Following the war some leading American officials had argued that the CCP's independence from Moscow favored the Nationalists against the Communists. Major General Patrick J. Hurley, ambassador to China from 1944 to 1945 and an ardent supporter of Chiang's, concluded after talks with Stalin in 1945 that the Soviet leader disdained the Chinese Communists. "Margarine communists" is what he called them. Convinced that Mao and his comrades were not authentic Marxist-Leninists, Hurley helped popularize the notion that the Chinese Communists were simply democrats and "agrarian reformers." If the United States fully supported the Nationalists against them, Hurley argued, the CCP, lacking Moscow's backing, would have to come to terms with Chiang. Hurley helped produce a brief ceasefire in the civil war, but fighting resumed at the end of 1945. On his return to the United States, he charged that pro-Communist elements in the State Department had sabotaged his effort to save the Nationalist government. Nevertheless, he continued to insist that the Communists in China were on their own. On that point Truman agreed with Hurley.

The CCP-Soviet relationship had also occupied the attention of the former Chief of Staff and war hero George C. Marshall, sent to China by Truman in late 1945 after Hurley's failure to mediate between the warring sides. During his famous yearlong mission, Marshall, unlike Hurley, concluded that Mao and the other top CCP leaders were genuine Marxist-Leninists, not mere rebels. But like Hurley, Marshall found the Chinese Communists independent of the Soviets. There was "no concrete evidence," he reported, that they were being supported by "Communists from the outside." In fact one of the reasons Marshall sought an end to the civil war was to keep the CCP autonomous of the Kremlin. He feared that continued fighting would force the Communists to seek help from Moscow and make the country more vulnerable to Soviet penetration. But by January 1947 Marshall recognized the futility of his efforts to negotiate a coalition government and returned to Washington to become secretary of state. He left China accusing both the KMT and the CCP of intransigence and expressing pessimism about Chiang's ability to reverse the deteriorating situation. His sole consolation was his conviction that China would be a morass for whoever was on top.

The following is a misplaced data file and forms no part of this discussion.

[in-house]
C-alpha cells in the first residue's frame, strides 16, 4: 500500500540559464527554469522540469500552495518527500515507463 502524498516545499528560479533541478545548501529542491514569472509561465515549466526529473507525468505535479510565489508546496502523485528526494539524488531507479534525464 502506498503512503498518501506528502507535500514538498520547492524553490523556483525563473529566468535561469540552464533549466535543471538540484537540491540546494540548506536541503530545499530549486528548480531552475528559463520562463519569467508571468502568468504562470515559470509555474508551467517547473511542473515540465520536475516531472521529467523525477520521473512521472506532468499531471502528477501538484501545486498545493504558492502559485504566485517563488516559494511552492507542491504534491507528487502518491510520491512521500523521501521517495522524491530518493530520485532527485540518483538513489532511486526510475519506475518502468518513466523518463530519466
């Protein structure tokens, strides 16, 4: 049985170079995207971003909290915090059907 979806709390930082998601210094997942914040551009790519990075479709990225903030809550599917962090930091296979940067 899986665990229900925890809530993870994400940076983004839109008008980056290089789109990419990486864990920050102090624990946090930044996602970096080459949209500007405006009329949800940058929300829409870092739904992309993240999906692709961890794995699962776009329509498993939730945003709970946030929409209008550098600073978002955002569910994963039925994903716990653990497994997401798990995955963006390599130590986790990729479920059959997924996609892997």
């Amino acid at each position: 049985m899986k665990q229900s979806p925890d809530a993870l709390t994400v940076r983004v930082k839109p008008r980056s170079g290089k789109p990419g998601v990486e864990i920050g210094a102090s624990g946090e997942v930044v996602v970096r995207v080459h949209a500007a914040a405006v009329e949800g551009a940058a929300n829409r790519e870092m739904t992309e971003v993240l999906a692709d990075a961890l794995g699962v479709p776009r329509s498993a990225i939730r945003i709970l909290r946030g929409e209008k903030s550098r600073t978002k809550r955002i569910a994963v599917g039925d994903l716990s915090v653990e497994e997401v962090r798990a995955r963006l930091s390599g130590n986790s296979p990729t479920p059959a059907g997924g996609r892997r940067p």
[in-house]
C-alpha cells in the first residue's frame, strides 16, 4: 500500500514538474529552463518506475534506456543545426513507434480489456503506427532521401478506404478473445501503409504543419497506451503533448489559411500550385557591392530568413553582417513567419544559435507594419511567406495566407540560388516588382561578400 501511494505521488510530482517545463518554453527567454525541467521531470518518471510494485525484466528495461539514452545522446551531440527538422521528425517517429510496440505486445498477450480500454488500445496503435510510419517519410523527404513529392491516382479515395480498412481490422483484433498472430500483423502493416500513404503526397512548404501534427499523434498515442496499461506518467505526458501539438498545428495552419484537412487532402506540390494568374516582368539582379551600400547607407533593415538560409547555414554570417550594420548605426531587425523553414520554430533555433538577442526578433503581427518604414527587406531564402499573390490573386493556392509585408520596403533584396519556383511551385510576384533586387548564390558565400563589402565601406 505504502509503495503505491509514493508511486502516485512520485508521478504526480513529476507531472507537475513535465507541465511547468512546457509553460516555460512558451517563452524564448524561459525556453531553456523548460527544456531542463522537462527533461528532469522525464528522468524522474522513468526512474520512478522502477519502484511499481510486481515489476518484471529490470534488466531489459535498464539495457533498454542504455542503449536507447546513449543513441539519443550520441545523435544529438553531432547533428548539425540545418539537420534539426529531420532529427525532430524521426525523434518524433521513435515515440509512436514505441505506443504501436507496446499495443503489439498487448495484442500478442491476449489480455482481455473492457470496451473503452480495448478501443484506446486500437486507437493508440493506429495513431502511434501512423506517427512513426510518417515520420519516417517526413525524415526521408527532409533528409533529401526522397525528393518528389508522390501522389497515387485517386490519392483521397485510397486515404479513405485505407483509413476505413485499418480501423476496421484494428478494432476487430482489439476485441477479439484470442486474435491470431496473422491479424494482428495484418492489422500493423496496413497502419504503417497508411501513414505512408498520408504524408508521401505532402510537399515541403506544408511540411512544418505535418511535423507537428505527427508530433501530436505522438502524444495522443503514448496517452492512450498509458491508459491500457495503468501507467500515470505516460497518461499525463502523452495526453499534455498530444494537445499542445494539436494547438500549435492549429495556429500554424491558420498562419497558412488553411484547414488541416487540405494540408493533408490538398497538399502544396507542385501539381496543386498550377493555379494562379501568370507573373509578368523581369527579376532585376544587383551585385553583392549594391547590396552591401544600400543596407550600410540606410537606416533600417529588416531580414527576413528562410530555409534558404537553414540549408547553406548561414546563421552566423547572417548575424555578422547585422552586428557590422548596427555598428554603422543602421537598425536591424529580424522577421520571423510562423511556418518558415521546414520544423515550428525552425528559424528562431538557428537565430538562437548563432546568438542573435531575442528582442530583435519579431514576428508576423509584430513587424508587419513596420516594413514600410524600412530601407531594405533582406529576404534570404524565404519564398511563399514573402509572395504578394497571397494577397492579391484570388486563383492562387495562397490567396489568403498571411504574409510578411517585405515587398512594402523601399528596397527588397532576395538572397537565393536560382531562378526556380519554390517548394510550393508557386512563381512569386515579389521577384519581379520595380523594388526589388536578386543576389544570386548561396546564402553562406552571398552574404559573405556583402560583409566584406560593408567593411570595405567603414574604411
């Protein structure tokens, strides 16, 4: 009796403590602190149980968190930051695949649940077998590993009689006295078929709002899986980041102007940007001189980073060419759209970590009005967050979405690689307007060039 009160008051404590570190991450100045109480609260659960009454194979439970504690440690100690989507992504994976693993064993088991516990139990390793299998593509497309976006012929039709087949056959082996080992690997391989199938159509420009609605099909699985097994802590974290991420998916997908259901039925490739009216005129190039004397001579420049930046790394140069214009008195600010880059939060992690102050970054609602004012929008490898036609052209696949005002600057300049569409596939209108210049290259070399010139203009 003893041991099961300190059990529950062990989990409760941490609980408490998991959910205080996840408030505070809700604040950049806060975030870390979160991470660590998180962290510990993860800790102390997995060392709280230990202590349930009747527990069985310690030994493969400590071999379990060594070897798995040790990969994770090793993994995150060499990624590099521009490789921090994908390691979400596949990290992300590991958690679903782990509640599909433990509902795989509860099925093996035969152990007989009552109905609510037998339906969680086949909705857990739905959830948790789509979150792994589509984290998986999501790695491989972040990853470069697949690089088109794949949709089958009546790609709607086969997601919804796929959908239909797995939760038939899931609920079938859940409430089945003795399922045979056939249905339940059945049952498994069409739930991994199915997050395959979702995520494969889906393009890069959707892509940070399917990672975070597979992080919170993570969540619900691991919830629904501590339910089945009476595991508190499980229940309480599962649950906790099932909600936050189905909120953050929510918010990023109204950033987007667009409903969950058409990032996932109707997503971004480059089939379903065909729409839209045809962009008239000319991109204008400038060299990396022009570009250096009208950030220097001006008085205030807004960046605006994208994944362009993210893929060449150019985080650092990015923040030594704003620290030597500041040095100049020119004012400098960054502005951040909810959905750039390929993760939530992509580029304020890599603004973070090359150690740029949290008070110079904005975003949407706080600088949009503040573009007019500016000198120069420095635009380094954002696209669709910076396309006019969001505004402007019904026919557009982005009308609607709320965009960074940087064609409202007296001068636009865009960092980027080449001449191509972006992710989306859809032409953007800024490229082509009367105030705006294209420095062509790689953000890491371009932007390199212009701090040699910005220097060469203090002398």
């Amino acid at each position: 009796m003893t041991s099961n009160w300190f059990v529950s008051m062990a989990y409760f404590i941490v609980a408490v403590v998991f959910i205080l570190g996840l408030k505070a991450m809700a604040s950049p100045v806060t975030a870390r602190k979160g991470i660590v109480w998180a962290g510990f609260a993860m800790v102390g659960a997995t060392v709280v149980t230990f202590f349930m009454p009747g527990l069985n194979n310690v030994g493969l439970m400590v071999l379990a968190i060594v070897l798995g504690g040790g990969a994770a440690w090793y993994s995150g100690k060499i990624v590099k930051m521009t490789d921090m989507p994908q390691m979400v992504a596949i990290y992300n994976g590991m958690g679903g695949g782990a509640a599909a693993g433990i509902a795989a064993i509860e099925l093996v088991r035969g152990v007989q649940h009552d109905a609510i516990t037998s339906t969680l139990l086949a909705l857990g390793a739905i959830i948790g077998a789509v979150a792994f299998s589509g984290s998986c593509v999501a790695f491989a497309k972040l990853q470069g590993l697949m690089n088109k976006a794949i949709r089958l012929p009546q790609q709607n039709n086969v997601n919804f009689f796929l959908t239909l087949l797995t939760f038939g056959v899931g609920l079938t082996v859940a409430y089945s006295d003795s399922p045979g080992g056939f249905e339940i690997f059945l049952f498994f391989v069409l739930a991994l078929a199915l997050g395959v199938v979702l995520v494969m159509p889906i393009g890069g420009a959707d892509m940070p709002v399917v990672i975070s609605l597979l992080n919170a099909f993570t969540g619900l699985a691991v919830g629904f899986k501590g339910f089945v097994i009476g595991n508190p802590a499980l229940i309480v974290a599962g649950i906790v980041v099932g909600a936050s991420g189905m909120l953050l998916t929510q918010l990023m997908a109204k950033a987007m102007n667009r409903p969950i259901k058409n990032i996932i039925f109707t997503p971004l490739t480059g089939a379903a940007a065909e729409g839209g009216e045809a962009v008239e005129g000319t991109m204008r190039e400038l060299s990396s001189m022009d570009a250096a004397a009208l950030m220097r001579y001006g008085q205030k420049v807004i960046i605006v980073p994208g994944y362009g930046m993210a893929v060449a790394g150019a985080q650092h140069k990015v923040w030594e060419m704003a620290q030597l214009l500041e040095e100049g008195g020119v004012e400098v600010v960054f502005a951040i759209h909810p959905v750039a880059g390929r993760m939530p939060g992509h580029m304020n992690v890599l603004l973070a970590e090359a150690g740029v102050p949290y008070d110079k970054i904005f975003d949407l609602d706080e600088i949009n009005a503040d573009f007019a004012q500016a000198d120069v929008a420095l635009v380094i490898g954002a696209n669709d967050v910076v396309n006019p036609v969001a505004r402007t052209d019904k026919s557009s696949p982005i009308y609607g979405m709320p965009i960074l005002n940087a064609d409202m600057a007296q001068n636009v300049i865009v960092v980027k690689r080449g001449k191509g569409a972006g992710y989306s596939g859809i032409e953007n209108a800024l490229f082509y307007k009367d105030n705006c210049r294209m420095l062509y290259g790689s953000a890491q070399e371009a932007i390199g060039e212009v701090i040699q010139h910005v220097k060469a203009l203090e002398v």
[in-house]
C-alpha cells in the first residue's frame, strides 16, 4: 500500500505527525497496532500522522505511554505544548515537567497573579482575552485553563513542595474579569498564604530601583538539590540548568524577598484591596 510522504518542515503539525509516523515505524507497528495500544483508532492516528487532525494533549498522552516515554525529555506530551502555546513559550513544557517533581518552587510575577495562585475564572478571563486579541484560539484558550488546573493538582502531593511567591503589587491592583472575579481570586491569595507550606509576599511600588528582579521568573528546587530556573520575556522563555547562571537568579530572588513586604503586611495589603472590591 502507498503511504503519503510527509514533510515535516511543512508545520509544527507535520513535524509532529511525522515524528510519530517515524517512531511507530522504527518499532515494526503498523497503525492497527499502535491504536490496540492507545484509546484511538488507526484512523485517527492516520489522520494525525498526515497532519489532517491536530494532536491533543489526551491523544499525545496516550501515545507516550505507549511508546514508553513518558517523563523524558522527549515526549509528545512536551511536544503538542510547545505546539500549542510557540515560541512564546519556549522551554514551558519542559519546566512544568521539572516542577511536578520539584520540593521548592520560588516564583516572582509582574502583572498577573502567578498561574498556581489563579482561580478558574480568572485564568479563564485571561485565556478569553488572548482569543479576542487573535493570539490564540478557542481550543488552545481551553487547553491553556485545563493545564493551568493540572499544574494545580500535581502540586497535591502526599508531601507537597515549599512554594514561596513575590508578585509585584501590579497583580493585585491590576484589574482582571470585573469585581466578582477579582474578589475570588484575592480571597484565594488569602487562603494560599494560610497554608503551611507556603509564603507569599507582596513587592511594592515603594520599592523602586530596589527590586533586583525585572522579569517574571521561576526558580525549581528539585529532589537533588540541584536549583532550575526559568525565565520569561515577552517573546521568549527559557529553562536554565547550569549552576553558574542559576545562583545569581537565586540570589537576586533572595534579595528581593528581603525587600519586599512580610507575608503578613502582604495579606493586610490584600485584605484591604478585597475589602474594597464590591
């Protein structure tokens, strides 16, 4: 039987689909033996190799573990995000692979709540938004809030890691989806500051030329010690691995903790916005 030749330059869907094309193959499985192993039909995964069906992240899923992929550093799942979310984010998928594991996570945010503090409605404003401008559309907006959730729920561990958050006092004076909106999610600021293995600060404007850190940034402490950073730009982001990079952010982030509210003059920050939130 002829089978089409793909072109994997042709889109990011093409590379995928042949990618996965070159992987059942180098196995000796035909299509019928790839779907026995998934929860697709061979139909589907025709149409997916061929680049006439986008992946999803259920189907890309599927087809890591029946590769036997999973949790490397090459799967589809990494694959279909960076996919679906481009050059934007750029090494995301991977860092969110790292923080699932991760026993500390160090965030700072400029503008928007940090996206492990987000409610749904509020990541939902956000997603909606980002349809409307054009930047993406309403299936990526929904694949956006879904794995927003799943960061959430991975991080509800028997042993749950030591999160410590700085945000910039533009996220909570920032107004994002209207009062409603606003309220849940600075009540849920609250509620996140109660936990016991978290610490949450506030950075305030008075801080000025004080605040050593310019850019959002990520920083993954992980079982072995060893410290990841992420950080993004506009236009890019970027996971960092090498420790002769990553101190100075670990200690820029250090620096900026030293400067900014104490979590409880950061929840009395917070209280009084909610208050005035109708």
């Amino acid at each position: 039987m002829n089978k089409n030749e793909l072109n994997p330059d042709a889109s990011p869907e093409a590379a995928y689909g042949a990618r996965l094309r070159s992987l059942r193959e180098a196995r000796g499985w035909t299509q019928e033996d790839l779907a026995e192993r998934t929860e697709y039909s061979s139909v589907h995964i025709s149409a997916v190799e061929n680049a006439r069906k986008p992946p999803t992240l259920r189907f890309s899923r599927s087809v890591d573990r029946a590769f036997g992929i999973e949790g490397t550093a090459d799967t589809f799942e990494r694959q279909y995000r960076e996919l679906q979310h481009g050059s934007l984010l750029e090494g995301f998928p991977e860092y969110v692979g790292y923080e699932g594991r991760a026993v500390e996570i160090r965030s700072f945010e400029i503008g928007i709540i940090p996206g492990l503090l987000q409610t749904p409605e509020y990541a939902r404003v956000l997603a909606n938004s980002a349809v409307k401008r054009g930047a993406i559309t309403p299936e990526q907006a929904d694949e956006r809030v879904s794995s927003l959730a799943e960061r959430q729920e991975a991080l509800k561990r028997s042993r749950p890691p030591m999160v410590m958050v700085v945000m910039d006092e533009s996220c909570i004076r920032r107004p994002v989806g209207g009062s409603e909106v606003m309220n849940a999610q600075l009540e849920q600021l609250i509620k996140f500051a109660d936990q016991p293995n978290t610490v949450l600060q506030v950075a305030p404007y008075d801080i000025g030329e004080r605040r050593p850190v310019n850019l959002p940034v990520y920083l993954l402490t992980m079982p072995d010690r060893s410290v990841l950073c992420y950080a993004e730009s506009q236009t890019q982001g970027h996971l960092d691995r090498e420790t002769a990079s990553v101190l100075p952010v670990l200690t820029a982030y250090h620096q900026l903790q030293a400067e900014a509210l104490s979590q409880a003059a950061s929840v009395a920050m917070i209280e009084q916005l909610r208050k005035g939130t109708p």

The experience of Hurley, Marshall, and other American officials in China helped persuade Truman, whose anticommunism was ordinarily visceral and impatient, that the CCP might be a different sort of Communist Party. He talked about the "so-called Communists" of China and privately said he agreed with Stalin that the people of North China would "never be Communists." As with many other Americans at the time, Truman's attitude toward the Chinese was also condescending—he believed the Chinese people were simply uninterested in politics. This view in turn encouraged the belief that communism was an unnatural doctrine for the Chinese, one that was incompatible with their society and would eventually alienate them. Such assumptions underestimated the extent to which the CCP had come to represent powerful aspirations in China and sustained the hope that Chinese communism, at least in a pro-Soviet form, had a dubious future.

Finally, the prospect of Titoism in China intrigued many in Washington because it seemed to offer one last, desperate chance to salvage something from the looming debacle. By late 1948 the Communist armies were sweeping to victory over the KMT, even with its three billion dollars of U.S. military and economic aid since the end of the war. If the United States could not have a friendly China under the KMT, perhaps a communist China could be prevented from joining the Soviet camp. But while this prospect tantalized many who believed that the Nationalist cause was hopeless, it was not at all clear what, if anything, the United States could do to realize such an ambition. As it turned out, an Asian Yugoslavia was a chimera.


Late 1948 was a turning point in U.S. China policy. Chiang's armies suffered spectacular setbacks and were about to lose Manchuria and all of North China. The economy in KMT-held areas threatened to collapse momentarily. The Communists vilified America for its imperialistic support of the Nationalists and intervention in Chinese affairs. Faced with these depressing conditions, the Truman administration decided it had no choice but to cut its losses and begin distancing itself from the apparent loser in the civil war.

Excerpted from "Friends and Enemies: The United States, China, and the Soviet Union, 1948-1972 (Modern America)" by Gordon H. Chang. Copyright © 2013 by Gordon H. Chang. Excerpted by permission. All rights reserved. No part of this excerpt may be reproduced or reprinted without permission in writing from the publisher. Excerpts are provided solely for the personal use of visitors to this web site.